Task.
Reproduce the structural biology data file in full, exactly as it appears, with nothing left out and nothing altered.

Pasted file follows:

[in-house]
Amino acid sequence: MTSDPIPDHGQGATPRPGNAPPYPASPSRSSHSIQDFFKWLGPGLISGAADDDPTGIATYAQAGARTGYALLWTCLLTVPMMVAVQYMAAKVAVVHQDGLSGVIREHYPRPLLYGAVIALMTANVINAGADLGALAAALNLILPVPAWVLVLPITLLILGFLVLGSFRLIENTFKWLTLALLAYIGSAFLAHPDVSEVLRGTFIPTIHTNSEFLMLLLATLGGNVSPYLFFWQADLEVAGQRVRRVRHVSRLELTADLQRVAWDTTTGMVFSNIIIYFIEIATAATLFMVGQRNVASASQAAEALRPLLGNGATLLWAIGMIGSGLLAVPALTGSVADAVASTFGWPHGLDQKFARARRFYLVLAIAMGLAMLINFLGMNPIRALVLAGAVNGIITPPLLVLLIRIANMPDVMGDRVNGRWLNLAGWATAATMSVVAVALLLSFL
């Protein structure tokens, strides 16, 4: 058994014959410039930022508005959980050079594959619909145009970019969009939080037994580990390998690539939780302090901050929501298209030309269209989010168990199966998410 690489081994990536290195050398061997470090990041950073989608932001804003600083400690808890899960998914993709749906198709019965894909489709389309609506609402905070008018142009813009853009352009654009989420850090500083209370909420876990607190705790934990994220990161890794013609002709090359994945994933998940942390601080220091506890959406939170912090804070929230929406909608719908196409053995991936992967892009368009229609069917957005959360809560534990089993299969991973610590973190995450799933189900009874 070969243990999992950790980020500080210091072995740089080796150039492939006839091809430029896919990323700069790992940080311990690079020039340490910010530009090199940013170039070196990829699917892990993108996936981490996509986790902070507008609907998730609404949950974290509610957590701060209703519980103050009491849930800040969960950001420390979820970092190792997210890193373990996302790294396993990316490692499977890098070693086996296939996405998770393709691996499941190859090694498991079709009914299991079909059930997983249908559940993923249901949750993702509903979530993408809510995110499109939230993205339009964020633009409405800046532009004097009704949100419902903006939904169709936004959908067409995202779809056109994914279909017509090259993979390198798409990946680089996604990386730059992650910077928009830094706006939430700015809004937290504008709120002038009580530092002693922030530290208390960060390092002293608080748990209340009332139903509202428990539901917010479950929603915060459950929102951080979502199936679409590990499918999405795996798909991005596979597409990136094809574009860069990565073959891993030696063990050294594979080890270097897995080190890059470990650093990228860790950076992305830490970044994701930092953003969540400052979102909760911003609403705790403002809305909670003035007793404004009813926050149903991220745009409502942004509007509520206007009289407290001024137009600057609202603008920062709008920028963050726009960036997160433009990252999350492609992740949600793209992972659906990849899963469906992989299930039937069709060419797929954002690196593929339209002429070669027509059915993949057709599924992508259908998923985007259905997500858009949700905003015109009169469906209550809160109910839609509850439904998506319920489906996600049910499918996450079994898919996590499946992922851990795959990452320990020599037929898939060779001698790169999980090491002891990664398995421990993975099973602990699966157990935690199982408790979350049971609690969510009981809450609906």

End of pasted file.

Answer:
[in-house]
Amino acid sequence: MTSDPIPDHGQGATPRPGNAPPYPASPSRSSHSIQDFFKWLGPGLISGAADDDPTGIATYAQAGARTGYALLWTCLLTVPMMVAVQYMAAKVAVVHQDGLSGVIREHYPRPLLYGAVIALMTANVINAGADLGALAAALNLILPVPAWVLVLPITLLILGFLVLGSFRLIENTFKWLTLALLAYIGSAFLAHPDVSEVLRGTFIPTIHTNSEFLMLLLATLGGNVSPYLFFWQADLEVAGQRVRRVRHVSRLELTADLQRVAWDTTTGMVFSNIIIYFIEIATAATLFMVGQRNVASASQAAEALRPLLGNGATLLWAIGMIGSGLLAVPALTGSVADAVASTFGWPHGLDQKFARARRFYLVLAIAMGLAMLINFLGMNPIRALVLAGAVNGIITPPLLVLLIRIANMPDVMGDRVNGRWLNLAGWATAATMSVVAVALLLSFL
């Protein structure tokens, strides 16, 4: 058994014959410039930022508005959980050079594959619909145009970019969009939080037994580990390998690539939780302090901050929501298209030309269209989010168990199966998410 690489081994990536290195050398061997470090990041950073989608932001804003600083400690808890899960998914993709749906198709019965894909489709389309609506609402905070008018142009813009853009352009654009989420850090500083209370909420876990607190705790934990994220990161890794013609002709090359994945994933998940942390601080220091506890959406939170912090804070929230929406909608719908196409053995991936992967892009368009229609069917957005959360809560534990089993299969991973610590973190995450799933189900009874 070969243990999992950790980020500080210091072995740089080796150039492939006839091809430029896919990323700069790992940080311990690079020039340490910010530009090199940013170039070196990829699917892990993108996936981490996509986790902070507008609907998730609404949950974290509610957590701060209703519980103050009491849930800040969960950001420390979820970092190792997210890193373990996302790294396993990316490692499977890098070693086996296939996405998770393709691996499941190859090694498991079709009914299991079909059930997983249908559940993923249901949750993702509903979530993408809510995110499109939230993205339009964020633009409405800046532009004097009704949100419902903006939904169709936004959908067409995202779809056109994914279909017509090259993979390198798409990946680089996604990386730059992650910077928009830094706006939430700015809004937290504008709120002038009580530092002693922030530290208390960060390092002293608080748990209340009332139903509202428990539901917010479950929603915060459950929102951080979502199936679409590990499918999405795996798909991005596979597409990136094809574009860069990565073959891993030696063990050294594979080890270097897995080190890059470990650093990228860790950076992305830490970044994701930092953003969540400052979102909760911003609403705790403002809305909670003035007793404004009813926050149903991220745009409502942004509007509520206007009289407290001024137009600057609202603008920062709008920028963050726009960036997160433009990252999350492609992740949600793209992972659906990849899963469906992989299930039937069709060419797929954002690196593929339209002429070669027509059915993949057709599924992508259908998923985007259905997500858009949700905003015109009169469906209550809160109910839609509850439904998506319920489906996600049910499918996450079994898919996590499946992922851990795959990452320990020599037929898939060779001698790169999980090491002891990664398995421990993975099973602990699966157990935690199982408790979350049971609690969510009981809450609906």